Der Golem first came out in its fully restored version on Blu-ray in Germany from Universum Film. Eureka have partly replicated that release in terms of presenting the film with three soundtracks along with the export cut. I don’t think I’ve so far seen a silent film that looked as good. Of course there are some lines here and there, but surprisingly few flickers and the colour-tinted picture is very sharp and clear, allowing you to admire all those astonishing sets. I watched the majority of the movie with the Stephen Horne soundtrack. Written for piano with other instruments coming in and out, it provides a decent musical background even though I could have personally done with more moody atmosphere in the music. I switched over to the other two tracks here and there. The electronic Wudec seems mostly ambient and new-agey in style, while the Admir Shkurtaj is just plain – weird. Also largely electronic, it opens with what sounds like loads of mice squeaking and provides something like nails scratching a chalkboard for the main love scene, though it does provide more pace in the final act than the others. I also checked out the export version again, though only portions of it. Rather than remove whole scenes, they trimmed little bits and pieces instead, including Florian putting his hand on Miriam’s breast. This version moves like dynamite, even though I’ll undoubtedly return to the domestic version in future whenever I want to revisit the film.
Eureka have added some extras, four out of the six being newly produced. Scott Harrison’s audio commentary on what is one of his favourite silent movies is his best so far. He rarely stops as he covers everything from the German Expressionism genre to production to the history of Golems. He even likes Salmonova’s performance and keeps mentioning Faust, a German film of the same period that I really want to see now, though doesn’t go much into the attitude towards the Jews. Continually informative, interesting and easy to assimilate. The first of the three video essays is ‘Golem Time’ where David Cairns, aided by Fiona Watson, plus a German guy for when lines from interviews are recited, gives us quite a detailed history of the film and particularly focuses on the contributions of co-director Carl Boese who told us how some of the special effects were realised [though there may have been some embellishment], Poelzig, and Poelzig’s wife Marlene Moeschke who was the real architect and builder to his conceptual designer despite being sidelined, even in 1984 when she was cropped out of a photograph. ‘Where Are the Jewish Horror Films’ asks here so few horror films have been inspired by Jewish folklore despite so much Jewish talent including studio heads occupying Hollywood. He does mention how a few Jewish supernatural creatures appeared in a few American films, and mentions some genuine Jewish horror films of late, maybe signalling that things are changing. Very interesting. ‘The Kingdom of Ghosts: Paul Wegener’s The Golem and the Expressionist Tradition’ is entirely audio, playing over a still of Der Golem‘s Astaroth. It’s a solid look at German Expressionism including its key films. And finally, the restoration demonstration, despite what you might be led to believe, doesn’t show off the glory of the new version with a ropey old one, but compares the 1995 and 2018 restorations. You can see some of the different angles, plus the 1995 version is much brighter in its tinting.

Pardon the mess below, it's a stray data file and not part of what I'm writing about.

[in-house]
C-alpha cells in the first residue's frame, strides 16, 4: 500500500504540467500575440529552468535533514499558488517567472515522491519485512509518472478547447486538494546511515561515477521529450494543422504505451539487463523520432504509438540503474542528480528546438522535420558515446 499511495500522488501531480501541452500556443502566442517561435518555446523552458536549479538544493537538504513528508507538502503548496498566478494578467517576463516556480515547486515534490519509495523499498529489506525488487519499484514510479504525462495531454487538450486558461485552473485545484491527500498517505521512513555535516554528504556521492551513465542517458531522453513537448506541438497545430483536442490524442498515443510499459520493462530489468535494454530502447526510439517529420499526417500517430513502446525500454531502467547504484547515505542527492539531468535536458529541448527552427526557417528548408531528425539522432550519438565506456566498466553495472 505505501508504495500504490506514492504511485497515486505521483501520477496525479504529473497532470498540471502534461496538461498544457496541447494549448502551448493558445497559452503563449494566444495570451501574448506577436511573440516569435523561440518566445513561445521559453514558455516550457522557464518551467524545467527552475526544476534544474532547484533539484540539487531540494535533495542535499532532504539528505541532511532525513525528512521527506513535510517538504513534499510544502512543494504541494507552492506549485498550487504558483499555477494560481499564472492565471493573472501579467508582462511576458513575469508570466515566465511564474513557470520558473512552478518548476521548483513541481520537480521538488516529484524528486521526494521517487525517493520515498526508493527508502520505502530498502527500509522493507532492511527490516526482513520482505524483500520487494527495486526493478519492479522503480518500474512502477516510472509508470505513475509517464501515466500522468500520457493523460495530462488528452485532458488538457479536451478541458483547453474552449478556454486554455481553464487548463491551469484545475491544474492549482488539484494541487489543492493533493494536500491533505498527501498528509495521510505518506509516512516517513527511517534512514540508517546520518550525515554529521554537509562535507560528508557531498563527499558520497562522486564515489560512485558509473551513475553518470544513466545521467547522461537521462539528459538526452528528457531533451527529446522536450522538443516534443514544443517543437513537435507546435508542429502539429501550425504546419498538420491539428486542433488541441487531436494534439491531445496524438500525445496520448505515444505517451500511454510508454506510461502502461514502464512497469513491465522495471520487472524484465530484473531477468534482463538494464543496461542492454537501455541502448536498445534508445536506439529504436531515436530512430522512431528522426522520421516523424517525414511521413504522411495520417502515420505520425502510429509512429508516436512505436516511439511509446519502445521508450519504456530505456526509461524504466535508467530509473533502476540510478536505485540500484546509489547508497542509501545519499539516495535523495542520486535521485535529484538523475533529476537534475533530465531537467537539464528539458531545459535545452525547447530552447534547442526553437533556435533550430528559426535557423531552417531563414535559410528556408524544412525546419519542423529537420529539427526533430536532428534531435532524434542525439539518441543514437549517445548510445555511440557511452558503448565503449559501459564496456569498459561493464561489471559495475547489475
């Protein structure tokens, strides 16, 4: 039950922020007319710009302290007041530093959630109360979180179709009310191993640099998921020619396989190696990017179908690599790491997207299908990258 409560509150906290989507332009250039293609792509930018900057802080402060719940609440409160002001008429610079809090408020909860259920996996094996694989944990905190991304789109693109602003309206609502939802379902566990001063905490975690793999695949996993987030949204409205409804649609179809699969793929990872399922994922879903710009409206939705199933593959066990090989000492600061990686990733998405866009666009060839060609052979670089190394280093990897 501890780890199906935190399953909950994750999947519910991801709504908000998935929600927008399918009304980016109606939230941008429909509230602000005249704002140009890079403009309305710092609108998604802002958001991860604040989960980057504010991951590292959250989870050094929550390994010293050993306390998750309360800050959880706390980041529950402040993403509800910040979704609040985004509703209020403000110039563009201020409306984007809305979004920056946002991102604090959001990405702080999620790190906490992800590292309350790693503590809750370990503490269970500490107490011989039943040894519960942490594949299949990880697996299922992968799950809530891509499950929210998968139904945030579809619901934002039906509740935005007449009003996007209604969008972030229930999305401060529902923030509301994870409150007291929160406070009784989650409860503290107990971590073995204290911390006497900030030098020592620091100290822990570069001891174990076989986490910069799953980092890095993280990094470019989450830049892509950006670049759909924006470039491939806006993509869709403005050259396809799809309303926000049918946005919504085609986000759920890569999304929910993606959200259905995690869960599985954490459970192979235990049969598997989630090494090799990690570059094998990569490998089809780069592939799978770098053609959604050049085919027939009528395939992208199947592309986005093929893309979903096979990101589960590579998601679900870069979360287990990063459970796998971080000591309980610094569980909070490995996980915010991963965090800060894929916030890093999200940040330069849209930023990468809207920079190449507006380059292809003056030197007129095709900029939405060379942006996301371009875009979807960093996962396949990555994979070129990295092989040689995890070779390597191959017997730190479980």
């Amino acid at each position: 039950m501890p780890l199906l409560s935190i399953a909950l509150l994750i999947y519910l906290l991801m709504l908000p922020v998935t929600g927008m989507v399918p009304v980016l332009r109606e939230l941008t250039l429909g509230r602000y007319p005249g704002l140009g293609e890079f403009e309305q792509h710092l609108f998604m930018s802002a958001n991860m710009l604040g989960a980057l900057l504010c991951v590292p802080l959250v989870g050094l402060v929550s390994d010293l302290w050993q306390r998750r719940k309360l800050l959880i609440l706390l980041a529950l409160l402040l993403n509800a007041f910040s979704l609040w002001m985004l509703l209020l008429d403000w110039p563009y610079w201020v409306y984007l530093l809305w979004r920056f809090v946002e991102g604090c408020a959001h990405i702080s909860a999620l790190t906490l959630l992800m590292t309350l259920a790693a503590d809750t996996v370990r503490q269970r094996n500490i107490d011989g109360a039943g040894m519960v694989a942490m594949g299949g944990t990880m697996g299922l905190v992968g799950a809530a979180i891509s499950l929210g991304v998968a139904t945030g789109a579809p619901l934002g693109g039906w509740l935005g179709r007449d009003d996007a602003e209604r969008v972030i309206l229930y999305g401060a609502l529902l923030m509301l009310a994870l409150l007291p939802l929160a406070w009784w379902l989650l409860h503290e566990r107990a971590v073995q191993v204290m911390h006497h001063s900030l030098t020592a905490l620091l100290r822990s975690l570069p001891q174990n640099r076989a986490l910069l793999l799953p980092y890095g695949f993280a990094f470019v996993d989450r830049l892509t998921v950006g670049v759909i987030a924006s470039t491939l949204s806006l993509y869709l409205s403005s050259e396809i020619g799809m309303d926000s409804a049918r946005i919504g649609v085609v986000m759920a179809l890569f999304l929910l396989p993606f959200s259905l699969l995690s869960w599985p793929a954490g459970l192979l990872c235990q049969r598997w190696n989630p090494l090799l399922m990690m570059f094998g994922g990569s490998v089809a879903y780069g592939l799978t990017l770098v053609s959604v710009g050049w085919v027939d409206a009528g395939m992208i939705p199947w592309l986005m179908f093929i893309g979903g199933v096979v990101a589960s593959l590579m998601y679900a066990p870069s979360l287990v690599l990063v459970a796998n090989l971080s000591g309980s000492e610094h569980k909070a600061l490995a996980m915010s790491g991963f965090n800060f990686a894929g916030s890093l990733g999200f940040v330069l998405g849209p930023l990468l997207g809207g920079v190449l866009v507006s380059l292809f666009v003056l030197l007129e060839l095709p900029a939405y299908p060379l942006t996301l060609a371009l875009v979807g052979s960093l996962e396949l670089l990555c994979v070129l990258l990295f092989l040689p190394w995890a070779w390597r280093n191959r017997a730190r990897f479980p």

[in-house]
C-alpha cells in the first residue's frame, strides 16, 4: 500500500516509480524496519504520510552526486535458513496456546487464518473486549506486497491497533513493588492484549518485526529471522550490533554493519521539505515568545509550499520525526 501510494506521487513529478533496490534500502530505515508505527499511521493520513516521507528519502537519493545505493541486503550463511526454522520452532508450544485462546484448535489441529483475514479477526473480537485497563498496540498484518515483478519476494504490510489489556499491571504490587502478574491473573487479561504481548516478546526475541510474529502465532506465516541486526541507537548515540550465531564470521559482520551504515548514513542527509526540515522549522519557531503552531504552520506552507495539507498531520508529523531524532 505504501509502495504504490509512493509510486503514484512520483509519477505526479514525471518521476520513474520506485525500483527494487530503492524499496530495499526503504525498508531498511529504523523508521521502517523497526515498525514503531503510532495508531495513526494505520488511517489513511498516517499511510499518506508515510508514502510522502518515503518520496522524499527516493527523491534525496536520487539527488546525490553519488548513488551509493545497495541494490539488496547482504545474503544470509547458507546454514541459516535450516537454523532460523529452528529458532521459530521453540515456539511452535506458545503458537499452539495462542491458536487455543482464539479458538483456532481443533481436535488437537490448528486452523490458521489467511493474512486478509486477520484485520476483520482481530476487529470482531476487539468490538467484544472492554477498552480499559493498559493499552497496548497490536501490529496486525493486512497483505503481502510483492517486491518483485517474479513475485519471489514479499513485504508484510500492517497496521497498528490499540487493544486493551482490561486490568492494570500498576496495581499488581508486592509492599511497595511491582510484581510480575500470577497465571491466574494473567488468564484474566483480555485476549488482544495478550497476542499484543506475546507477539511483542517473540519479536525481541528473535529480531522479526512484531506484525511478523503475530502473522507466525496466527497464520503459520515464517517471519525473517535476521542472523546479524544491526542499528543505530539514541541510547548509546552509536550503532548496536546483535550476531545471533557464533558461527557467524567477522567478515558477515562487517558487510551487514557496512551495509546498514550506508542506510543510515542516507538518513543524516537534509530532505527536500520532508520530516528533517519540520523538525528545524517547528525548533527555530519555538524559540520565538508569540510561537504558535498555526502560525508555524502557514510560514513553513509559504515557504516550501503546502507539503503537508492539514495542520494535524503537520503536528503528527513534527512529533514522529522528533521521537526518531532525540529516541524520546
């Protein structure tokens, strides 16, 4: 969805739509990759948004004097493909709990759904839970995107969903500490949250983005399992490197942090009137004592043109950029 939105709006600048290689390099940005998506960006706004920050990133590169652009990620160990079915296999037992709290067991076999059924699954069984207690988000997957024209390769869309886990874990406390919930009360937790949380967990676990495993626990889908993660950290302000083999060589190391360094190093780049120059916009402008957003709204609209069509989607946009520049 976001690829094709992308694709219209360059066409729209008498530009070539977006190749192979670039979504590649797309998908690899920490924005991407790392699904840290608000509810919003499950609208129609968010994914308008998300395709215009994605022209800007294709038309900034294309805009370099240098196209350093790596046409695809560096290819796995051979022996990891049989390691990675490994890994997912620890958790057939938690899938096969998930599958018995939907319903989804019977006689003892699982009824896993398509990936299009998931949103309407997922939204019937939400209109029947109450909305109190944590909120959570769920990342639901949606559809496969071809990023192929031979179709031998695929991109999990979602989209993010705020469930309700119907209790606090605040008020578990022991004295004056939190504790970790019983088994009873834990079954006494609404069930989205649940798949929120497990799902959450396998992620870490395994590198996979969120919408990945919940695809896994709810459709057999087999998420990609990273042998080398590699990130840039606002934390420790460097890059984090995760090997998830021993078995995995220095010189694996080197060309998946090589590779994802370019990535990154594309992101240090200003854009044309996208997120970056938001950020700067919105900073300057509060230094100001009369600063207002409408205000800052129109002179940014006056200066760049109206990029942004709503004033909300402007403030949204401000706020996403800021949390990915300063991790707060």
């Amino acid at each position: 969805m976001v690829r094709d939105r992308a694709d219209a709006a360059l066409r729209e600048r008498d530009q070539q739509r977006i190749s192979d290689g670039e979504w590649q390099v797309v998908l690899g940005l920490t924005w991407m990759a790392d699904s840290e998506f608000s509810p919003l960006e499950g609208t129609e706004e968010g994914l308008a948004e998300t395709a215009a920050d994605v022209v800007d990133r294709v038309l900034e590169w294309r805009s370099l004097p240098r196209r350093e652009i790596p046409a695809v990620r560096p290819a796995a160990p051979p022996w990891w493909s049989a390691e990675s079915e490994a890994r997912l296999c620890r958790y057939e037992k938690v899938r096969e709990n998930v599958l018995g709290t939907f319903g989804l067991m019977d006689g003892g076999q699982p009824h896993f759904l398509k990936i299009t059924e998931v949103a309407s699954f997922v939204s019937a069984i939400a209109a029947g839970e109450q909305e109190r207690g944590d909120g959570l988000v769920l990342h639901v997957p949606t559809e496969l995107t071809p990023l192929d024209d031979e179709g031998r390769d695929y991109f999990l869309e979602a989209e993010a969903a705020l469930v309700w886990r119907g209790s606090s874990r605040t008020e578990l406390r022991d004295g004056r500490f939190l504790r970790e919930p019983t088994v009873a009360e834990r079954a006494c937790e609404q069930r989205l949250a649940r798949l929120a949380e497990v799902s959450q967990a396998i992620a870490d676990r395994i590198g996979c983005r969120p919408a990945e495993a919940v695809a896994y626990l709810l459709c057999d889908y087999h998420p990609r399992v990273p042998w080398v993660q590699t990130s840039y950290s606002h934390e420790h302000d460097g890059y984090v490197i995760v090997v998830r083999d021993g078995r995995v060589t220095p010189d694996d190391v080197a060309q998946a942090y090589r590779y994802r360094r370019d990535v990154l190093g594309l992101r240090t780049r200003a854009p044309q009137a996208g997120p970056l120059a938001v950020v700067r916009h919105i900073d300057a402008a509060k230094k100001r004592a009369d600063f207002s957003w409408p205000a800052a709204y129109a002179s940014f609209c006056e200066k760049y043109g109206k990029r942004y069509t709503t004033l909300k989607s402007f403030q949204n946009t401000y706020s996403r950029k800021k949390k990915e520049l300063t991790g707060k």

Eureka’s Blu-ray release of Der Golem presents a historically important, socially and politically complex yet still pretty fun vintage horror classic in a superb package with plenty of insightful extras. Highly Recommended.
*Limited Edition O-Card [2000 copies]
*Presented in 1080p from a stunning 4K digital restoration of the original film negatives, completed by FWMS in 2017.
*Original German intertitles with optional English subtitles
*Option of THREE fantastic and unique scores, by composer Stephen Horne; acclaimed electronic music producer Wudec; and musician and film-score composer Admir Shkurtaj
*The Film – domestic cut
*The Film – export cut
*Audio Commentary on the German version by film historian Scott Harrison
“Golem Time” video essay by critic David Cairns and Fiona Watson [25 mins]
“Where Are the Jewish Horror Films” video essay by filmmaker Jon Spira [10 mins]
“The Kingdom of Ghosts: Paul Wegener’s The Golem and the Expressionist Tradition” audio essay by film historian R Dixon Smith [14 mins]
*Split-screen restoration comparison between the 1995 and 2018 restorations [22 mins]
*PLUS: A collector’s booklet featuring new writing on the film by Scott Harrison; and reprints of illustrations from the original 1915 novel